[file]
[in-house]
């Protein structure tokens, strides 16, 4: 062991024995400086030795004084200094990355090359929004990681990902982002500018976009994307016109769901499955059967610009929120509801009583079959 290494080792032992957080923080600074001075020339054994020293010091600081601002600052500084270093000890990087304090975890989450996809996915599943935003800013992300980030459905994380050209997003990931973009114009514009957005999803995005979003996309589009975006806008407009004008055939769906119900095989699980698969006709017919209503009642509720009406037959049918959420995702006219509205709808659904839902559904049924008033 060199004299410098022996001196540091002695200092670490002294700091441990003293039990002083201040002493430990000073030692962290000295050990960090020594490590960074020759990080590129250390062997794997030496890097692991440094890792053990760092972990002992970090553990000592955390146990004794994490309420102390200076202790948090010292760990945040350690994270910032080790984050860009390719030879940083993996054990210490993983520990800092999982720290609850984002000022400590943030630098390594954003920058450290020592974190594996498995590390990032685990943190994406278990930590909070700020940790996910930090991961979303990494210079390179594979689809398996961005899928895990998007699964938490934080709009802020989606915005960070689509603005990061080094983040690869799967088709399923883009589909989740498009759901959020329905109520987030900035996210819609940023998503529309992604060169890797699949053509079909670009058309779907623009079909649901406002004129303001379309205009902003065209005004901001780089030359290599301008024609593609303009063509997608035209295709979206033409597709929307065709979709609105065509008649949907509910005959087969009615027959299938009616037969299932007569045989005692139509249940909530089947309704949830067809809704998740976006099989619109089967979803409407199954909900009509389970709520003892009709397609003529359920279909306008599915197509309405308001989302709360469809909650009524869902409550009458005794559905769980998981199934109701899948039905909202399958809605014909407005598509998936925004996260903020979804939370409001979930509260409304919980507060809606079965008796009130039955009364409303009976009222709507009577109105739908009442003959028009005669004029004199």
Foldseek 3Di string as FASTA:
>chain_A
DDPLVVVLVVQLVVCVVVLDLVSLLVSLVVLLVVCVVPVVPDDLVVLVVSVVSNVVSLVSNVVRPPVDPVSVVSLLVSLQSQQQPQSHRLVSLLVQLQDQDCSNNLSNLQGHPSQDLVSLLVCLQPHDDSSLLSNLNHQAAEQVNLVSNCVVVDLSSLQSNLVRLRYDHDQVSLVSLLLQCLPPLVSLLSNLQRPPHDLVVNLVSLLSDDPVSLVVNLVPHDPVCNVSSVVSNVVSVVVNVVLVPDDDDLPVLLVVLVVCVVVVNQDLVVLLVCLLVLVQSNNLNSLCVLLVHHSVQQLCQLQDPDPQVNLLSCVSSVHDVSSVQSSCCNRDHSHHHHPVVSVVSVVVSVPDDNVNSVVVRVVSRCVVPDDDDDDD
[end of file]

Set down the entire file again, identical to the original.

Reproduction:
[in-house]
């Protein structure tokens, strides 16, 4: 062991024995400086030795004084200094990355090359929004990681990902982002500018976009994307016109769901499955059967610009929120509801009583079959 290494080792032992957080923080600074001075020339054994020293010091600081601002600052500084270093000890990087304090975890989450996809996915599943935003800013992300980030459905994380050209997003990931973009114009514009957005999803995005979003996309589009975006806008407009004008055939769906119900095989699980698969006709017919209503009642509720009406037959049918959420995702006219509205709808659904839902559904049924008033 060199004299410098022996001196540091002695200092670490002294700091441990003293039990002083201040002493430990000073030692962290000295050990960090020594490590960074020759990080590129250390062997794997030496890097692991440094890792053990760092972990002992970090553990000592955390146990004794994490309420102390200076202790948090010292760990945040350690994270910032080790984050860009390719030879940083993996054990210490993983520990800092999982720290609850984002000022400590943030630098390594954003920058450290020592974190594996498995590390990032685990943190994406278990930590909070700020940790996910930090991961979303990494210079390179594979689809398996961005899928895990998007699964938490934080709009802020989606915005960070689509603005990061080094983040690869799967088709399923883009589909989740498009759901959020329905109520987030900035996210819609940023998503529309992604060169890797699949053509079909670009058309779907623009079909649901406002004129303001379309205009902003065209005004901001780089030359290599301008024609593609303009063509997608035209295709979206033409597709929307065709979709609105065509008649949907509910005959087969009615027959299938009616037969299932007569045989005692139509249940909530089947309704949830067809809704998740976006099989619109089967979803409407199954909900009509389970709520003892009709397609003529359920279909306008599915197509309405308001989302709360469809909650009524869902409550009458005794559905769980998981199934109701899948039905909202399958809605014909407005598509998936925004996260903020979804939370409001979930509260409304919980507060809606079965008796009130039955009364409303009976009222709507009577109105739908009442003959028009005669004029004199």
Foldseek 3Di string as FASTA:
>chain_A
DDPLVVVLVVQLVVCVVVLDLVSLLVSLVVLLVVCVVPVVPDDLVVLVVSVVSNVVSLVSNVVRPPVDPVSVVSLLVSLQSQQQPQSHRLVSLLVQLQDQDCSNNLSNLQGHPSQDLVSLLVCLQPHDDSSLLSNLNHQAAEQVNLVSNCVVVDLSSLQSNLVRLRYDHDQVSLVSLLLQCLPPLVSLLSNLQRPPHDLVVNLVSLLSDDPVSLVVNLVPHDPVCNVSSVVSNVVSVVVNVVLVPDDDDLPVLLVVLVVCVVVVNQDLVVLLVCLLVLVQSNNLNSLCVLLVHHSVQQLCQLQDPDPQVNLLSCVSSVHDVSSVQSSCCNRDHSHHHHPVVSVVSVVVSVPDDNVNSVVVRVVSRCVVPDDDDDDD